Welcome to Writer Rants–where every Friday a writer just lets loose on whatever the heck is bugging them this week. Enjoy.
A few years ago, I had a potential client contact me. He wanted someone to find articles for him that he could post on his new website. The pay was 25 per article, he said.
And then he said “cents.” He went on to explain that I wouldn’t actually be writing anything, so 25 cents per post made complete sense. OK, I said. I’d like to tell you all that the conversation ended there, but it didn’t. I agreed to give it a try and of course, it was terrible. He hated almost all of the articles I found for him.
I couldn’t believe that I was working for something like $3 per hour.
Actually, I was working for no dollars per hour because I ended up walking away from the “gig” without bothering to invoice him for $6 or whatever it turned out to be.
I felt angry, not with the client, but with myself for agreeing to work for so little and for not seeing that my time was valuable. In the few hours I wasted on that client, I could have found better paying work.
25 cents guy wasn’t the first or last client I’ve come across who wanted to pay a little for a lot of work. Sometimes, my “this is a terrible idea, run! Run!” alarm goes off in time for me not to take a low-paying gig. Sometimes my worrisome nature and the fear that if I don’t take a poorly paying job nothing will come up causes me to take a gig when I should know better.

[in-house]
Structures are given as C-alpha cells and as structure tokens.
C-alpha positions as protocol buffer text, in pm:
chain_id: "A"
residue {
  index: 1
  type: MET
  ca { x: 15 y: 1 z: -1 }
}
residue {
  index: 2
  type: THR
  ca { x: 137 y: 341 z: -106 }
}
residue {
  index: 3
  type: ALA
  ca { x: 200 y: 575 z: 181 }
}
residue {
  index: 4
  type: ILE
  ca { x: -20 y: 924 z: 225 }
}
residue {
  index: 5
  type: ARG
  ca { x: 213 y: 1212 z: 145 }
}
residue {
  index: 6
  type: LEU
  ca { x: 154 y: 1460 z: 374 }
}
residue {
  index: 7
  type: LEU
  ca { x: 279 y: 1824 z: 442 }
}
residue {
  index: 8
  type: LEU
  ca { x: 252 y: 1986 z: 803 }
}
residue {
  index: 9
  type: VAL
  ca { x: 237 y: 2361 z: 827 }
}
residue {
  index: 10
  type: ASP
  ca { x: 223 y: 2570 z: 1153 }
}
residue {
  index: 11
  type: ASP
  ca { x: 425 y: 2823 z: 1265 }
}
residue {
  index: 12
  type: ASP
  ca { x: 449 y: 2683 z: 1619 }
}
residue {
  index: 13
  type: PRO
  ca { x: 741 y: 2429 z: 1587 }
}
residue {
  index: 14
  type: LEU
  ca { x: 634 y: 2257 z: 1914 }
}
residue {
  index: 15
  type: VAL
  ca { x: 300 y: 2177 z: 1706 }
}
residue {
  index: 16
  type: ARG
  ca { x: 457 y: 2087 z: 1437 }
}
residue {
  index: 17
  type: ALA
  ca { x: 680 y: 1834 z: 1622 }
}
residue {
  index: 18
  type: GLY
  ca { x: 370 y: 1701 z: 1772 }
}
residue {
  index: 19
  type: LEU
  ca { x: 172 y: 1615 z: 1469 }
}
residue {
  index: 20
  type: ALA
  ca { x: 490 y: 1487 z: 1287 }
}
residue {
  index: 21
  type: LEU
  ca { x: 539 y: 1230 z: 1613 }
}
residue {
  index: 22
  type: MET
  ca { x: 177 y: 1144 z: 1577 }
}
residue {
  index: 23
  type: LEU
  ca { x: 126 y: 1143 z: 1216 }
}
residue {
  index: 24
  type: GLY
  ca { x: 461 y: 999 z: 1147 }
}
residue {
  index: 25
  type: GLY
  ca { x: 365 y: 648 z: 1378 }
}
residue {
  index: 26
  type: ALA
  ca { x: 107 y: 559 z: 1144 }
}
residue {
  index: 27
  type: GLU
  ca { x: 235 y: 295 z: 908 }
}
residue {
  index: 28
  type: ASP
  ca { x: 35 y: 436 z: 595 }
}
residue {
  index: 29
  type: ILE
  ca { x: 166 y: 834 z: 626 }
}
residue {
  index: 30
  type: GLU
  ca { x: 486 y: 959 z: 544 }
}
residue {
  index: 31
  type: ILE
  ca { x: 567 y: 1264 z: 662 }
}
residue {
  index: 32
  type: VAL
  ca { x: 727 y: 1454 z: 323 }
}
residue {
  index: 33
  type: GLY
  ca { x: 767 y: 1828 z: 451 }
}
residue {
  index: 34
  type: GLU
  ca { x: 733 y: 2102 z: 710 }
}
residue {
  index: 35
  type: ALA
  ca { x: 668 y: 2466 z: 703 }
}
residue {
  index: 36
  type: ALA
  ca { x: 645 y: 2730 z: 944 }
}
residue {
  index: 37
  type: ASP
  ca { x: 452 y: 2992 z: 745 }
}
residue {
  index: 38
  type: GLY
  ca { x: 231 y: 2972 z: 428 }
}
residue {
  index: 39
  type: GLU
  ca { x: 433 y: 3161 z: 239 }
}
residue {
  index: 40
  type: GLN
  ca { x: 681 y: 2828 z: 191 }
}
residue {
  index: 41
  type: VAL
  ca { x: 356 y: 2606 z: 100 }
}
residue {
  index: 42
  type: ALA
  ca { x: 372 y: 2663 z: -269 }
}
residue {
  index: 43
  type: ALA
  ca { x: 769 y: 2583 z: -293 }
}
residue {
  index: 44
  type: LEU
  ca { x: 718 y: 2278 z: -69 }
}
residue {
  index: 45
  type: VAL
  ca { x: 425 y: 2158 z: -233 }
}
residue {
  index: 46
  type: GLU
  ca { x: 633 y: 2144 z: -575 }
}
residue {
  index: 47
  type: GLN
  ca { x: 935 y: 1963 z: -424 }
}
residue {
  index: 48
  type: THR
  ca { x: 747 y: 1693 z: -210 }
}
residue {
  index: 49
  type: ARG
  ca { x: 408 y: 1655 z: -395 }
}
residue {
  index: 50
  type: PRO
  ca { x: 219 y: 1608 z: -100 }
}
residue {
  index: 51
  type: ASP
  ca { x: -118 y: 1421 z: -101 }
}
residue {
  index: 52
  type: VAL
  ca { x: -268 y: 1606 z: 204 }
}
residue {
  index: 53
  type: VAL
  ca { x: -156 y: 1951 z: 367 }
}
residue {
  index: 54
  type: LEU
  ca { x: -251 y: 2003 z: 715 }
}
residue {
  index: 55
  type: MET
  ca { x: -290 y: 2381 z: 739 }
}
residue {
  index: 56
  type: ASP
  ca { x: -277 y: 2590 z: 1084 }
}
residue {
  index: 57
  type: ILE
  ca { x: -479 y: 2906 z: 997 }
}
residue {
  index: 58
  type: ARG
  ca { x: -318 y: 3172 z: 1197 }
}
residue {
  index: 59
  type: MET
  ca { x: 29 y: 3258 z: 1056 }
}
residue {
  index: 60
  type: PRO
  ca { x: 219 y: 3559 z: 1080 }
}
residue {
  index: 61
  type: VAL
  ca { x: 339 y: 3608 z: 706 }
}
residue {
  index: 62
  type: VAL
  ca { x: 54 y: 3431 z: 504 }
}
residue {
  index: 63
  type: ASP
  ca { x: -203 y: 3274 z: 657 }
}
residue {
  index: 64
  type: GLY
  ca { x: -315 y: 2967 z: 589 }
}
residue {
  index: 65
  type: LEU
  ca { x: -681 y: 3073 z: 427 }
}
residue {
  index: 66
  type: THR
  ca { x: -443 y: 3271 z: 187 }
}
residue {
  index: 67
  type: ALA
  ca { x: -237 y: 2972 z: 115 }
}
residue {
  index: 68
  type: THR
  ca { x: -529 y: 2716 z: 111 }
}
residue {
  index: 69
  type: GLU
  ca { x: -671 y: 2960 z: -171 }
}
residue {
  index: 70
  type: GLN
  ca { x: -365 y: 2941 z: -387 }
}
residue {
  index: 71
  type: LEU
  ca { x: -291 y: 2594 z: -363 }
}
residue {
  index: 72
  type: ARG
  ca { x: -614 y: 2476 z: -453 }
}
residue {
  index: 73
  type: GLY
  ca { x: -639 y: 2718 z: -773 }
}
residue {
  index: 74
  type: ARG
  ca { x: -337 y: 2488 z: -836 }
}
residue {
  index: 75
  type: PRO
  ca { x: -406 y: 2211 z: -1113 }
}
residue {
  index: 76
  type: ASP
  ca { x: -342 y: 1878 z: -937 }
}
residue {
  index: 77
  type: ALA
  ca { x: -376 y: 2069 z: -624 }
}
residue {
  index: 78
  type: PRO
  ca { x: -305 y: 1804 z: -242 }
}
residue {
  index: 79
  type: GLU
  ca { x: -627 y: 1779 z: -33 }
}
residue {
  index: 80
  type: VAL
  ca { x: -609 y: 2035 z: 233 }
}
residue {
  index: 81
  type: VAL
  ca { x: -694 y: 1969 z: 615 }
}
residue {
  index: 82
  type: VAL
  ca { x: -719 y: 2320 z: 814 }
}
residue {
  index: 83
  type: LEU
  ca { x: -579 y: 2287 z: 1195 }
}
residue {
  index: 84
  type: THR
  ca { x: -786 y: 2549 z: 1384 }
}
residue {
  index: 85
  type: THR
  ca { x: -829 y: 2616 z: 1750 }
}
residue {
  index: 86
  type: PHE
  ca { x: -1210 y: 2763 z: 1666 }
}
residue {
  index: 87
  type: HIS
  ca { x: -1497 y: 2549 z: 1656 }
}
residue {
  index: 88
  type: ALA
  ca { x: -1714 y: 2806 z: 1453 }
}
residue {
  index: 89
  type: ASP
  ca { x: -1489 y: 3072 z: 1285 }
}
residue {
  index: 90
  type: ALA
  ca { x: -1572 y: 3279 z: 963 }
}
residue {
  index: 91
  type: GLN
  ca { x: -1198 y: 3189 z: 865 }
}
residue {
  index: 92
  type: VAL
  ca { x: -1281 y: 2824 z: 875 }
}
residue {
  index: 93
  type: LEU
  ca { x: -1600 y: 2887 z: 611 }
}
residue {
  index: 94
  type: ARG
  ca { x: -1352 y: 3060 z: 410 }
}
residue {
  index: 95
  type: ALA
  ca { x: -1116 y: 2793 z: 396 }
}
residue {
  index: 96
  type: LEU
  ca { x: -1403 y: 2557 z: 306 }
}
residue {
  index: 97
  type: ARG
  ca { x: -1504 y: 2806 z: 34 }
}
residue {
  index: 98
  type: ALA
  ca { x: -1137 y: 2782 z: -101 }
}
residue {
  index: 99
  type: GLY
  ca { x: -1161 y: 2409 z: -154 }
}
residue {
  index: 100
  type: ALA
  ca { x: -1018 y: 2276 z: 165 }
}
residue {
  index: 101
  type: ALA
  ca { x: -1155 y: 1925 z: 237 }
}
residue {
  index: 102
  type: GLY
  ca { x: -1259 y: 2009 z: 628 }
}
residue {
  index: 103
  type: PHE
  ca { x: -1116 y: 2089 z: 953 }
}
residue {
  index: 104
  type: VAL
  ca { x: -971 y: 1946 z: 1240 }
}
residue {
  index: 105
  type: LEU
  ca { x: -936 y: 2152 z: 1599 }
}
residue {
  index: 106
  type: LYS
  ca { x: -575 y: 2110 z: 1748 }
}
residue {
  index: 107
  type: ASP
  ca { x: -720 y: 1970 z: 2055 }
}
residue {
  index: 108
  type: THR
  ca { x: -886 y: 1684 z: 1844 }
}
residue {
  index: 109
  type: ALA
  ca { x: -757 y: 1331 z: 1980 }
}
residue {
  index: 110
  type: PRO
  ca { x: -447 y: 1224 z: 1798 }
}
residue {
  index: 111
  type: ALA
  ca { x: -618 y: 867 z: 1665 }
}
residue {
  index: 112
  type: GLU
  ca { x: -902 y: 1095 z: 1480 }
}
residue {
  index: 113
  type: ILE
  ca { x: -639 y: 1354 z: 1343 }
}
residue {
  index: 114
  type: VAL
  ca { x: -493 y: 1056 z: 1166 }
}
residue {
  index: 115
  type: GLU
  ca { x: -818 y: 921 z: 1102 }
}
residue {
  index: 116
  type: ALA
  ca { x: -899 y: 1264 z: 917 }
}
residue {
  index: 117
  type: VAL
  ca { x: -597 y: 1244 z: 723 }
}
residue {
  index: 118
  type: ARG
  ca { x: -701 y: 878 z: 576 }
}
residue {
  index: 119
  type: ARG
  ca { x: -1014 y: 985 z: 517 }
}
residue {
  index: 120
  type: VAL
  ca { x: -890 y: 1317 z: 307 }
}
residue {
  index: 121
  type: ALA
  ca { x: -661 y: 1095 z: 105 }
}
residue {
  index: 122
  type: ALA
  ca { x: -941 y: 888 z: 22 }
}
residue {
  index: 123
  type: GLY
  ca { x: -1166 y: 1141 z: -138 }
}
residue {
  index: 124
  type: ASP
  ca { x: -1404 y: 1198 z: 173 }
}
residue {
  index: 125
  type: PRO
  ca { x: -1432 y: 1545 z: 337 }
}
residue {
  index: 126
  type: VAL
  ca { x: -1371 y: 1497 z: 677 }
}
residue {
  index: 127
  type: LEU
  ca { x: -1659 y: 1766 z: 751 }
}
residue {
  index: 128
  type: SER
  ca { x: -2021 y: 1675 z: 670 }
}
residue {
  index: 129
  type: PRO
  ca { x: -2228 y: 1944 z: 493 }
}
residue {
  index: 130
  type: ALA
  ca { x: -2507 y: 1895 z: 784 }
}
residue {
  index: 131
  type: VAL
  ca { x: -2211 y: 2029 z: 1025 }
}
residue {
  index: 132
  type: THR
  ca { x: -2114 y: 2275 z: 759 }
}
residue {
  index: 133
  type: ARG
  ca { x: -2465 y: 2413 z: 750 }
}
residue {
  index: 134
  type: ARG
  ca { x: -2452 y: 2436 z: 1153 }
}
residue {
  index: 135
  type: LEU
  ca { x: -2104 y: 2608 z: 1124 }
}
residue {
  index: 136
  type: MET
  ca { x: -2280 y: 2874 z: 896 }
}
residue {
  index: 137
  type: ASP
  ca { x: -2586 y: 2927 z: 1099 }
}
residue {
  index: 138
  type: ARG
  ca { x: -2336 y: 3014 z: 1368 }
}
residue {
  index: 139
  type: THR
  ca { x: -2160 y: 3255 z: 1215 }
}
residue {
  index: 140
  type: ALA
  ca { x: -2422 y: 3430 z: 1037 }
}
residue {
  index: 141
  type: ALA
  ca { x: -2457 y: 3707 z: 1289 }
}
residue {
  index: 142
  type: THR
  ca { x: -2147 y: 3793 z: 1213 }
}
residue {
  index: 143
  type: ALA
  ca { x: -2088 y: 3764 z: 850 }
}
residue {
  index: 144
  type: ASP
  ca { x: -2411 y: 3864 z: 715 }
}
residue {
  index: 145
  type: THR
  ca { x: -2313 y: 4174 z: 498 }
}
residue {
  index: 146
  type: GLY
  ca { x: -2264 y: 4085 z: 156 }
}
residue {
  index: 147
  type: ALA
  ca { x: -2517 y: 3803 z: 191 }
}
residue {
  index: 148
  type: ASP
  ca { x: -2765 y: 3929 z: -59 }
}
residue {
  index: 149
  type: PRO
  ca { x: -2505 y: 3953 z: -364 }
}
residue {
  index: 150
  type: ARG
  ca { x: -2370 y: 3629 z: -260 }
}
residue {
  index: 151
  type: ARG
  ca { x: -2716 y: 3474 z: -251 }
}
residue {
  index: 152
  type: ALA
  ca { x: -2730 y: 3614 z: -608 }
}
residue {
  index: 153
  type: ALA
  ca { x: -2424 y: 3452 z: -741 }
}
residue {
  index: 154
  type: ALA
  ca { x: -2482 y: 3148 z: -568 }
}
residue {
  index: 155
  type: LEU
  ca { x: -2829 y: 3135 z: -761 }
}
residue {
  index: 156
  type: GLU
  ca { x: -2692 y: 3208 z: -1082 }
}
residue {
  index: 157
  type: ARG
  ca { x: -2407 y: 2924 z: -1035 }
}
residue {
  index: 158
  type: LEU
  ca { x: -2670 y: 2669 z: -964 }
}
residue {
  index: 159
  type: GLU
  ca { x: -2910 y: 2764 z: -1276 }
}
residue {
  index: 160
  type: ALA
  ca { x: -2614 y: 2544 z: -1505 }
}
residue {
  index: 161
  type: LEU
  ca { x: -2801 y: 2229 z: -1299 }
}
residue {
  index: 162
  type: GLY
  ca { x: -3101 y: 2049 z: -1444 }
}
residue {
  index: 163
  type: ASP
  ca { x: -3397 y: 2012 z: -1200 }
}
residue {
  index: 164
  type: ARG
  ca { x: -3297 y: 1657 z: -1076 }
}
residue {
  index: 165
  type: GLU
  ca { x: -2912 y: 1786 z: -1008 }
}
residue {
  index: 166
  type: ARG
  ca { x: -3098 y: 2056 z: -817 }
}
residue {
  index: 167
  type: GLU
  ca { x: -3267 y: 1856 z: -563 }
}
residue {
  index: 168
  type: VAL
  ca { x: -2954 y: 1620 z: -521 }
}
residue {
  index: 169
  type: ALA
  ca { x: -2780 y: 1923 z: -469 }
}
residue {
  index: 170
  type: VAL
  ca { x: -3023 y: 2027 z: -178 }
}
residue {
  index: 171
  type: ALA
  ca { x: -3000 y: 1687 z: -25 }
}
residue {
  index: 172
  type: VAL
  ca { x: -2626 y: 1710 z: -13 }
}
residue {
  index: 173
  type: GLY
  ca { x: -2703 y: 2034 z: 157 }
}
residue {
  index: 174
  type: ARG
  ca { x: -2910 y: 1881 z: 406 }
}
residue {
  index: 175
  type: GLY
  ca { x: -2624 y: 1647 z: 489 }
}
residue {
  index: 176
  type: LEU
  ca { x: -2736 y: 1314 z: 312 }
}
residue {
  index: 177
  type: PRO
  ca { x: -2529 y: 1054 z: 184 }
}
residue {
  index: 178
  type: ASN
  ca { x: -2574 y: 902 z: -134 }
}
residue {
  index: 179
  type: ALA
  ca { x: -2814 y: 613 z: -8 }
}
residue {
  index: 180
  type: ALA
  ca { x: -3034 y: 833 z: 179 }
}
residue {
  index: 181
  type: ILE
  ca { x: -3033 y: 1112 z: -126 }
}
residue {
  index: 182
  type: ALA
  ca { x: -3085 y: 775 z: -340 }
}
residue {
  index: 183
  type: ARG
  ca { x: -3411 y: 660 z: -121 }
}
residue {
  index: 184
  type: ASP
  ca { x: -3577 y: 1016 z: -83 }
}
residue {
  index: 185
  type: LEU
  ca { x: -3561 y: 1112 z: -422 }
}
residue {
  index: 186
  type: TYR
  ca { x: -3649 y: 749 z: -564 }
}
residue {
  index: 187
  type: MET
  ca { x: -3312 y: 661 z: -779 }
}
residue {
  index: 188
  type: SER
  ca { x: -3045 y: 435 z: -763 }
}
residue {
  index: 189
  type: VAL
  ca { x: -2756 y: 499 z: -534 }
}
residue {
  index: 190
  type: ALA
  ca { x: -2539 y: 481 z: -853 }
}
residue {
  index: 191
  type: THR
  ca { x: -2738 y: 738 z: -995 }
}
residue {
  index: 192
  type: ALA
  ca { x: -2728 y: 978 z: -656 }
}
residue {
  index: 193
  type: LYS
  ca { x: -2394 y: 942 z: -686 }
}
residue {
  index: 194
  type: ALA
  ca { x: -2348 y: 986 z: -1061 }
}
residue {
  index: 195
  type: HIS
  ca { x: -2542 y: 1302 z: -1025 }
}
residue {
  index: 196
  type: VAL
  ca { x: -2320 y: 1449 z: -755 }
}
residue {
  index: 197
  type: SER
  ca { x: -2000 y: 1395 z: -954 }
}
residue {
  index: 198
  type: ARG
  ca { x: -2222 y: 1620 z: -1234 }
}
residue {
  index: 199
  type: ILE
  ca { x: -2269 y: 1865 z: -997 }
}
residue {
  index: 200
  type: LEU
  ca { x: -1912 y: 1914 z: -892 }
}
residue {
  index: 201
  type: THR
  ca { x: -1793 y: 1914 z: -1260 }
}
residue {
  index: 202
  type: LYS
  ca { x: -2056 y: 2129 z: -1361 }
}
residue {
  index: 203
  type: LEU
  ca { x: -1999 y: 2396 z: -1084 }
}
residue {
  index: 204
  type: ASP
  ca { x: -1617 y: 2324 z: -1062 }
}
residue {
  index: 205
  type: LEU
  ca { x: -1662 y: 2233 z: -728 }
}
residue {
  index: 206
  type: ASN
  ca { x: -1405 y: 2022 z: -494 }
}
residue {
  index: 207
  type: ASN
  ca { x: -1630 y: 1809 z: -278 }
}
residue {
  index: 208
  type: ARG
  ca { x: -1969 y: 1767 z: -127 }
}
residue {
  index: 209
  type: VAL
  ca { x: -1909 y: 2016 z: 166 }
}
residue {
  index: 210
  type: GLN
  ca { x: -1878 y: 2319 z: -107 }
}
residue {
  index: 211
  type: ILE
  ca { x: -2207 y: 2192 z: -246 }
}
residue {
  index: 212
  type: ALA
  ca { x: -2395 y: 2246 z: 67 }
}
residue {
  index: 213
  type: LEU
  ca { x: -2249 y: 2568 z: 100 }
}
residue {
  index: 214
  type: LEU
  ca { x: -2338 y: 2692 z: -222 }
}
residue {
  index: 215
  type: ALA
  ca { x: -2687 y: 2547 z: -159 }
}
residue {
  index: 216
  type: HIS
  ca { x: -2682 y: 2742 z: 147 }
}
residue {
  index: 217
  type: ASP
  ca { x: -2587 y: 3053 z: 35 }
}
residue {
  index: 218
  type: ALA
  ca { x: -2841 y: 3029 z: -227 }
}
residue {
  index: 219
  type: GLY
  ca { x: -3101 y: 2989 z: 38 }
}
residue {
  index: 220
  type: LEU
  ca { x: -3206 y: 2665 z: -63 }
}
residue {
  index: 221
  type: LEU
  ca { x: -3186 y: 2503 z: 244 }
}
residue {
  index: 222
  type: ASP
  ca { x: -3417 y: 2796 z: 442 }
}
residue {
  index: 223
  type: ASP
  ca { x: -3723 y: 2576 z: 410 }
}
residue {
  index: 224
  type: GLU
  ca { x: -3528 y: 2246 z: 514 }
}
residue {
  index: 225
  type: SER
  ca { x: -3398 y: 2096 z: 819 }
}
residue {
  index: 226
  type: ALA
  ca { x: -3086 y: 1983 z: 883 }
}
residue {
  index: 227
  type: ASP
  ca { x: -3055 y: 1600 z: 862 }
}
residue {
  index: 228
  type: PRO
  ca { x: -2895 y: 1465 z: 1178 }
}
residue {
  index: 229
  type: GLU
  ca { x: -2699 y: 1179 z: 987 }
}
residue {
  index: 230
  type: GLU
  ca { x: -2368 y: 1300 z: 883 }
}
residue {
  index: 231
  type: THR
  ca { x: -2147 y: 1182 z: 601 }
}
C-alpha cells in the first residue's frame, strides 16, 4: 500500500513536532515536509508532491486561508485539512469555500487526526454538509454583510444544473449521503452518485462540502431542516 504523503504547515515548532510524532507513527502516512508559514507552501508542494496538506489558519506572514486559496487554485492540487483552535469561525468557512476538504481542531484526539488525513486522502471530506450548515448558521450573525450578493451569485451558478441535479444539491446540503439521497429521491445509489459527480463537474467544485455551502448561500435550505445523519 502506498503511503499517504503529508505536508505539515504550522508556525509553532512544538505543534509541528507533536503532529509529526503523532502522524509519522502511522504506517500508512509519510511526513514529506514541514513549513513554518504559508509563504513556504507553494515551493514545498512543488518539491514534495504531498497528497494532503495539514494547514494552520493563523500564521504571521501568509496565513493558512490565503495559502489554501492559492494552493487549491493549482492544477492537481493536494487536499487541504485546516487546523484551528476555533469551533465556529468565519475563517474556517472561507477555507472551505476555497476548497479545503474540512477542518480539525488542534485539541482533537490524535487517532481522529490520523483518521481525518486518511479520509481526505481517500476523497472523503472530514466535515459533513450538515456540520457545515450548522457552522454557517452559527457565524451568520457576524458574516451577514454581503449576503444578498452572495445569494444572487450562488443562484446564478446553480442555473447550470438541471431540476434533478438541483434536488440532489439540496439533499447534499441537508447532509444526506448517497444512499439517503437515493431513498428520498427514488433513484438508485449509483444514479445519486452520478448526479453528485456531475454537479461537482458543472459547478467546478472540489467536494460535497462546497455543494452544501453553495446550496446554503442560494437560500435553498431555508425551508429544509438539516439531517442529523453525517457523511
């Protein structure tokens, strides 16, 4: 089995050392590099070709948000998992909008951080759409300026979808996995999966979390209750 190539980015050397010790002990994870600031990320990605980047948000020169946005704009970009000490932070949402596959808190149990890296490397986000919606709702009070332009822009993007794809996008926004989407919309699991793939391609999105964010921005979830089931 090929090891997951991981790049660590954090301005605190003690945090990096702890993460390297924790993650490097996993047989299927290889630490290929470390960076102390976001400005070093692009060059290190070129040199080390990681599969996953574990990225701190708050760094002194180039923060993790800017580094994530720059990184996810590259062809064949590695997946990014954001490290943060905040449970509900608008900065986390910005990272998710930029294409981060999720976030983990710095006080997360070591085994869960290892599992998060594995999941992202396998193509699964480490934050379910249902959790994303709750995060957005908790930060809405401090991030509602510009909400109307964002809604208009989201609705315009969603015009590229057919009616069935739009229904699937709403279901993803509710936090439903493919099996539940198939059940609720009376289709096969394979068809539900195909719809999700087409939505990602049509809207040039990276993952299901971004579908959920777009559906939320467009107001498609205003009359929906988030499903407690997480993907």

An Anti-Lowballing Checklist for the Professional Writer
Admittedly, complaining about the lowballers will get us nowhere. There will always be someone willing to work for $1 per 500 words, someone who will agree not only to write a piece, but find images for it and handle all the meta stuff for less than $10, or some writer who will believe that getting a byline is more important than getting paid. But, I’m personally past that point in my career. If you’re not quite past that point, but would like to be, I’ve come up with a little checklist to help talk you (and me) back from the edge the next time someone comes along with an offer that won’t help you put food on the table or advance your career.
- How does the rate this client is offering compare to your minimum hourly (or per project) rate? If it’s nowhere near what you need to survive, it’s okay to walk away. Even if there’s nothing out there right now, something will come along that will meet your professional needs much more than the current offer.
- What does the client want for X amount of dollars? Admittedly, there are times when I’ll take on a cheap piece because it’s very simple to do or because I like someone. But, when a client expects more than just writing for a low rate, that’s when I should walk away.
- Does the client seem like a nice person or is he or she complaining about other writers? That’s always a red flag, especially when the pay is low. When a client complains about other people’s work, he or she is probably going to complain about yours and you don’t need that.
Amy F is a freelance writer based in Philadelphia, PA. Her favorite niches to write about include personal finance, gardening and health.